I first met Matyas Gayer and Oleg Markov when we studied at University of music and performing Arts Graz, Austria. Me and Oleg performed together for a year with different band. Matyas also had his own project with Oleg. I felt connected with their musical style and the way they interpret music. That is basically why I recorded with both of them.

Milan Nikolic, I didn’t know him prior to the recording. I got to know him because Jim Rotondi introduced me to him because I was looking for a bass player for the album. I sent my music to him and he was interested and agreed to do it.

JBN: – What’s the balance in the music between intellect and soul?

WP: – The balance of both things is how and when you going to use it. Sometime you don’t need intellect to guide the way you play. You just need your soul and let it work by itself. Enjoy things that you do and let it lead you to the balance of intellect and soul.

JBN: – There’s a two-way relationship between audience and artist; you’re okay with giving the people what they want.

WP: – In my opinion, I think I care about what the audience want musically. If people listen to my music and they can dance along, that’s what I want. In the same way, I could also play something that the audience will not appreciate. Everything is all about perspective. Like Roy Hargrove said “Let’s music speak for itself”.

JBN: – Please any memories from gigs, jams open acts and studio session which you’d like to share with us?

WP: – One of my best memories regarding performing is when I had a chance to perform with Sheila Jordan in Graz, Austria. I learned a lot from her and heard so many great stories that I would never find anywhere else. After the concert we met in the backstage and she said “I like your smile on stage, keep smiling and keep bluesy like you did” that was my great memories.

JBN: – How can we get young people interested in jazz when most of the standard tunes are half a century old?

WP: – This is very easy to answer, music will never get old for me. You still can hear Sinatra or the Great American Songbook in movie soundtracks everyday. It depends on wether the young people will hear the value of the music which is already created and developed half a century ago.  But for me, I heard it.

JBN: – John Coltrane said that music was his spirit. How do you understand the spirit and the meaning of life?

WP: – The spirit is something inside everyone which helps identify who each person is. The meaning of life for me is that I was born to give and send to the next generations.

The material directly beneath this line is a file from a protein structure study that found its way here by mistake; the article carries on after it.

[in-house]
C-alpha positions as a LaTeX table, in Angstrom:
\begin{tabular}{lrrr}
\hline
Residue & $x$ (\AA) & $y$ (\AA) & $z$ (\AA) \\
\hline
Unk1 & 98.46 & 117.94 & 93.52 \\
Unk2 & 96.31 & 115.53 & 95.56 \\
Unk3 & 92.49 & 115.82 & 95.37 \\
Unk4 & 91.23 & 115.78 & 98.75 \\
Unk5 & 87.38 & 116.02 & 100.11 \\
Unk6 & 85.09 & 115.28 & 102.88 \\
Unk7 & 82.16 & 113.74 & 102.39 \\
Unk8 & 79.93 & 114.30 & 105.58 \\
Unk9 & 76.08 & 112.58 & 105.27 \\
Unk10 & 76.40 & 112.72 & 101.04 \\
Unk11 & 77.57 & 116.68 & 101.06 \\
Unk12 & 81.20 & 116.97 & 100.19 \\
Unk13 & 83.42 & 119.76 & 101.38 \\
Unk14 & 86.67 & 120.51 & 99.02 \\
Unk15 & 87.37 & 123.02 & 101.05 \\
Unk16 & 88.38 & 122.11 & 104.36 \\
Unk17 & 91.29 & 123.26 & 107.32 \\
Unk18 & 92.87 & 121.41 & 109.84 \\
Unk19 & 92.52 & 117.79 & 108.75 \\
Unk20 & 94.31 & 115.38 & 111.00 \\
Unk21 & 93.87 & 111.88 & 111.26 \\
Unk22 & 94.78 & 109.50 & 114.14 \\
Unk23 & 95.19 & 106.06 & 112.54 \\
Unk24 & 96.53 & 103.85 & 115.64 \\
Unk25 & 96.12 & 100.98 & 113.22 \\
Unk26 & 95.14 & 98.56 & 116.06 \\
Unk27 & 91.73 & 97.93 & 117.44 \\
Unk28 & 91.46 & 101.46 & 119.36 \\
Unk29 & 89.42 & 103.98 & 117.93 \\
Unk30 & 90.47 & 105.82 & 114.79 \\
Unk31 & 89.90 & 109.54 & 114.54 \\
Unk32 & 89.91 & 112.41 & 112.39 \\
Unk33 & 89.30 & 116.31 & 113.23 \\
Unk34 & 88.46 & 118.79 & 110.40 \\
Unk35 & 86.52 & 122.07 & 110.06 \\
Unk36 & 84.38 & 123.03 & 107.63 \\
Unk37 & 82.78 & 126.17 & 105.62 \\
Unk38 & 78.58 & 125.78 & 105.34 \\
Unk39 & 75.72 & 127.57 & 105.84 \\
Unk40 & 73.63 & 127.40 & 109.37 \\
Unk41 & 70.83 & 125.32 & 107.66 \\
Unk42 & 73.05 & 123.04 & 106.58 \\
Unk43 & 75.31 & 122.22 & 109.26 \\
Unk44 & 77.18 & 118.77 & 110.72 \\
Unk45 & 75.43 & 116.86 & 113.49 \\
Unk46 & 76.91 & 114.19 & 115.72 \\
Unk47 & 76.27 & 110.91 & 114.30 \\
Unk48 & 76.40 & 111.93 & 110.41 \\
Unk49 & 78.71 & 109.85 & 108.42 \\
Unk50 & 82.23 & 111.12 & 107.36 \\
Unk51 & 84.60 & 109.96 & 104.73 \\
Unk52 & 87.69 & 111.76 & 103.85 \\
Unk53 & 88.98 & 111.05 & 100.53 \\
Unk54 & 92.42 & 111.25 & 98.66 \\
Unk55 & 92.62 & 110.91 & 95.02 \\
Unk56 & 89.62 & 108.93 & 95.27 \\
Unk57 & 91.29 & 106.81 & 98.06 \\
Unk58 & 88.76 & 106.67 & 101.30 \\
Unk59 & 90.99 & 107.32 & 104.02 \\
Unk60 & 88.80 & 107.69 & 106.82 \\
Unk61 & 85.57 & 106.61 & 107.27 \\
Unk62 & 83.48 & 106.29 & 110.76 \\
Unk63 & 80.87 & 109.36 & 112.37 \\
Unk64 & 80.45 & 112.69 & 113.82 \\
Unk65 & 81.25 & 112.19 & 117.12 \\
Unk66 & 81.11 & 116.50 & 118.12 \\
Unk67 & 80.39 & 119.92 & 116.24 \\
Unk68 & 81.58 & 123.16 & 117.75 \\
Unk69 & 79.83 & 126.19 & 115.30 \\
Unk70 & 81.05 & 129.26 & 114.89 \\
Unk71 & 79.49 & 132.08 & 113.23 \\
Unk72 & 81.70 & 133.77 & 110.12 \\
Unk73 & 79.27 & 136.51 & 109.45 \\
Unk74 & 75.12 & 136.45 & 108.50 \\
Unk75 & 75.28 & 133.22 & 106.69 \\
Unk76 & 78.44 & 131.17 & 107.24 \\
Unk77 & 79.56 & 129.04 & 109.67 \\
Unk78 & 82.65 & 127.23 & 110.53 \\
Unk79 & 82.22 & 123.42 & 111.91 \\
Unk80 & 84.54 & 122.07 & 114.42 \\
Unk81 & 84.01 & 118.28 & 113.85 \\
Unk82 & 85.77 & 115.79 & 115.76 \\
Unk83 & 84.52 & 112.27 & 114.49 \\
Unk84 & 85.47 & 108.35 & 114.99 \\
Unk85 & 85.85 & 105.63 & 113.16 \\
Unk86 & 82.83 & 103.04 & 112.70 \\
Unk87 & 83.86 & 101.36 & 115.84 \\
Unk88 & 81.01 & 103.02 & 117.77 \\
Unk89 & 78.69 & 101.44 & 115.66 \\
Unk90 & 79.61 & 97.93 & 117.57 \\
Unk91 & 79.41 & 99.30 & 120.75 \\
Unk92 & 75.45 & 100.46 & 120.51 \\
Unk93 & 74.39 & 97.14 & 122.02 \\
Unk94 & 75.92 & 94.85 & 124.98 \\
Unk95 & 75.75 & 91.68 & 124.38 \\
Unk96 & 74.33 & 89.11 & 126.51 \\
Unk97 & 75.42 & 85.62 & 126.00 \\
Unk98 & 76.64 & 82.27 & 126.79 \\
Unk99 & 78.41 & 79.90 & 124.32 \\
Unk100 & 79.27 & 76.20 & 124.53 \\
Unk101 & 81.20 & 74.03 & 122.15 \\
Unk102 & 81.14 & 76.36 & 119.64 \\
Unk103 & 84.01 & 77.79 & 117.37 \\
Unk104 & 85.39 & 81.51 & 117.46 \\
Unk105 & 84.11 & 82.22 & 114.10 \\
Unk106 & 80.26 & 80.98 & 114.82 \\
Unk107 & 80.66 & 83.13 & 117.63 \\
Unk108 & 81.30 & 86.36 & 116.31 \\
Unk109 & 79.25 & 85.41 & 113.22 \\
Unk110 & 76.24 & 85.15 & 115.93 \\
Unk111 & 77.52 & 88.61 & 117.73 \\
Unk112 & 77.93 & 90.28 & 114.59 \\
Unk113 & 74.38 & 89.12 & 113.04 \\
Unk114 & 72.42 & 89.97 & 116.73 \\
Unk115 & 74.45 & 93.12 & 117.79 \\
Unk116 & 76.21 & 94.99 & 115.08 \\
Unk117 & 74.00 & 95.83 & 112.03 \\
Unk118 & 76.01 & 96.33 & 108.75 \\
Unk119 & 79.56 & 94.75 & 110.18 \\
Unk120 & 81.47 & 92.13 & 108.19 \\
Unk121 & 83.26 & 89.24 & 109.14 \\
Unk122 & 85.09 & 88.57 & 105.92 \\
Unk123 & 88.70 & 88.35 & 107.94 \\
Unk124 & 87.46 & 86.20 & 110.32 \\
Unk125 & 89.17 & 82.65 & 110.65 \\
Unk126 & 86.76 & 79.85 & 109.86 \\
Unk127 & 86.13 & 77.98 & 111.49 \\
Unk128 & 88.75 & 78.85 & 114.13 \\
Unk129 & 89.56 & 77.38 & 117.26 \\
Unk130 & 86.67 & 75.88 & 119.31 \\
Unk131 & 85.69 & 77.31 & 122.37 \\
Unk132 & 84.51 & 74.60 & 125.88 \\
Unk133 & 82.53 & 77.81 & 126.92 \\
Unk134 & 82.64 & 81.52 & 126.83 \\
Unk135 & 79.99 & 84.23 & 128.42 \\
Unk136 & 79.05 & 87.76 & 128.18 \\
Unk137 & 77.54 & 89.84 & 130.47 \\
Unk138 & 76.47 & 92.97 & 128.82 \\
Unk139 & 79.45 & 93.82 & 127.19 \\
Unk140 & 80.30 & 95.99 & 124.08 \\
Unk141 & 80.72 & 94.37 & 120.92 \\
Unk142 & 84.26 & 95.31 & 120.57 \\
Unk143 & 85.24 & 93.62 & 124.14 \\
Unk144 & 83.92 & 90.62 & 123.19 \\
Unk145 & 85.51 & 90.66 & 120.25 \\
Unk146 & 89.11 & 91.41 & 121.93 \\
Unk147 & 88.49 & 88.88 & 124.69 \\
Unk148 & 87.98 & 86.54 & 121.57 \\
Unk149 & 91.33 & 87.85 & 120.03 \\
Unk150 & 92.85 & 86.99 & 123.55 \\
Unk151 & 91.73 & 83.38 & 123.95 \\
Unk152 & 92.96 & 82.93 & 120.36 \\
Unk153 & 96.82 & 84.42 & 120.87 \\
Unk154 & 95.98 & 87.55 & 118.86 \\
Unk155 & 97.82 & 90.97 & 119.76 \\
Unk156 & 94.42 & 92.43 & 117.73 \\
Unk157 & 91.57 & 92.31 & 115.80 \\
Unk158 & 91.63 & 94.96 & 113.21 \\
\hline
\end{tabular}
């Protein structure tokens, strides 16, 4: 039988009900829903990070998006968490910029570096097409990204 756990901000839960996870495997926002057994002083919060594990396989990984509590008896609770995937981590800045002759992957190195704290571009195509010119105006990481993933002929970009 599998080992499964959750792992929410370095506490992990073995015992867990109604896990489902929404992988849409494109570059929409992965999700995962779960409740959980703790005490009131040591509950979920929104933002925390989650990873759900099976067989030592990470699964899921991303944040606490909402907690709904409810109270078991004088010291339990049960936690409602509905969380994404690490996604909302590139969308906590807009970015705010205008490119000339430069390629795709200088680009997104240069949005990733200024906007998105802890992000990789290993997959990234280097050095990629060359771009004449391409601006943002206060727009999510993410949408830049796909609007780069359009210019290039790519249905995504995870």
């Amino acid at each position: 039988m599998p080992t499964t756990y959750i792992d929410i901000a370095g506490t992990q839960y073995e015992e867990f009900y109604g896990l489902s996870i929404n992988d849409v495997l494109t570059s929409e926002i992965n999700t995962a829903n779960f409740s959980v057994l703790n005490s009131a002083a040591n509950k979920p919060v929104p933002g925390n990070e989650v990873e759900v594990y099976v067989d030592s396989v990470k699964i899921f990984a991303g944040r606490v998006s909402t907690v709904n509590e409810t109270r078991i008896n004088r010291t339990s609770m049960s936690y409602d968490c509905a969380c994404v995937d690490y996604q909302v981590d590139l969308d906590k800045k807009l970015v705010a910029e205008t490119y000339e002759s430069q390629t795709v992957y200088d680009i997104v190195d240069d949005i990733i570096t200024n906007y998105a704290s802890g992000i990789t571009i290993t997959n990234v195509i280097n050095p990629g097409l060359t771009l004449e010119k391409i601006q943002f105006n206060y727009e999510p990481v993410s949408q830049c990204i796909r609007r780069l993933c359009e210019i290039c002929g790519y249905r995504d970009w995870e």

JBN: – If you could change one thing in the musical world and it would become a reality, What would that be?

WP: – For me, I believe everything happens for a reason. So I don’t want to change anything because changing something will always have a consequence too.

JBN: – Who do you find yourself listening to these day?

WP: – Freddie Hubbard, Jim Rotodi, Nicholas Payton, Cedar Walton, George Cables, Johnny O’neal, Marquis Hill, Woody Shaw, Joe Newman, Donald Byrd, Ahmad Jamal, Joe Magnarelli, Basie, Ellington, I can keep saying it for the whole day.

JBN: – What is the message you choose to bring through your music?

WP: – I will use a message from my mentor and Producer Jim Rotondi.

“When You listen to this, You gonna feel and sense joy and passion about music and those are certainly to the most important things qualities to music that they are.”

JBN: – Let’s talk a trip with a time machine, so where and why would you really wanna go?

WP: – I would go to the United States 200 years from today and see how music has developed in the future.

JBN: – I have been asking you so far, now may I have a question from yourself…

WP: – Now a days what do you think about the reduced popularity of CD’s and their being replaced by streaming and other digital platforms?

How do you think streaming is affecting the music industry?

JBN: – Thank for answers. The bad, very bad, after the valves, now digital MP3s, it’s a threat …

JBN: – So putting that all together, how are you able to harness that now?

WP: – I’m looking forward to growing, learning, and sharing my music to the people as much as I can.

Interview by Simon Sargsyan